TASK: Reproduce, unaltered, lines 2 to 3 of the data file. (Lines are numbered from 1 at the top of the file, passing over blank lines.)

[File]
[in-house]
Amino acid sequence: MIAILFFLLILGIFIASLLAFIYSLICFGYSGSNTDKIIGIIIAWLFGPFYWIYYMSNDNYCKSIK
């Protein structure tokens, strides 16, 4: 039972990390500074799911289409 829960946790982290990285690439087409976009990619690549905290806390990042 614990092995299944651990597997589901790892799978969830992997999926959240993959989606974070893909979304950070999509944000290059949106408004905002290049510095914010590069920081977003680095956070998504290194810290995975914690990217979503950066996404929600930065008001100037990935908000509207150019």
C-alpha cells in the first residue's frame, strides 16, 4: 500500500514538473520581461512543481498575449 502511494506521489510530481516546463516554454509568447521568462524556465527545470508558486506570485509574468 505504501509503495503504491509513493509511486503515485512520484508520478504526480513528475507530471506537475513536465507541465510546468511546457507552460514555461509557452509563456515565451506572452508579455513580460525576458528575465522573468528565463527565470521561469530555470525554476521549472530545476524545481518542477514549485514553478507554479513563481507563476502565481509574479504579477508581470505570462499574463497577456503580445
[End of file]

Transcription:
Amino acid sequence: MIAILFFLLILGIFIASLLAFIYSLICFGYSGSNTDKIIGIIIAWLFGPFYWIYYMSNDNYCKSIK
């Protein structure tokens, strides 16, 4: 039972990390500074799911289409 829960946790982290990285690439087409976009990619690549905290806390990042 614990092995299944651990597997589901790892799978969830992997999926959240993959989606974070893909979304950070999509944000290059949106408004905002290049510095914010590069920081977003680095956070998504290194810290995975914690990217979503950066996404929600930065008001100037990935908000509207150019």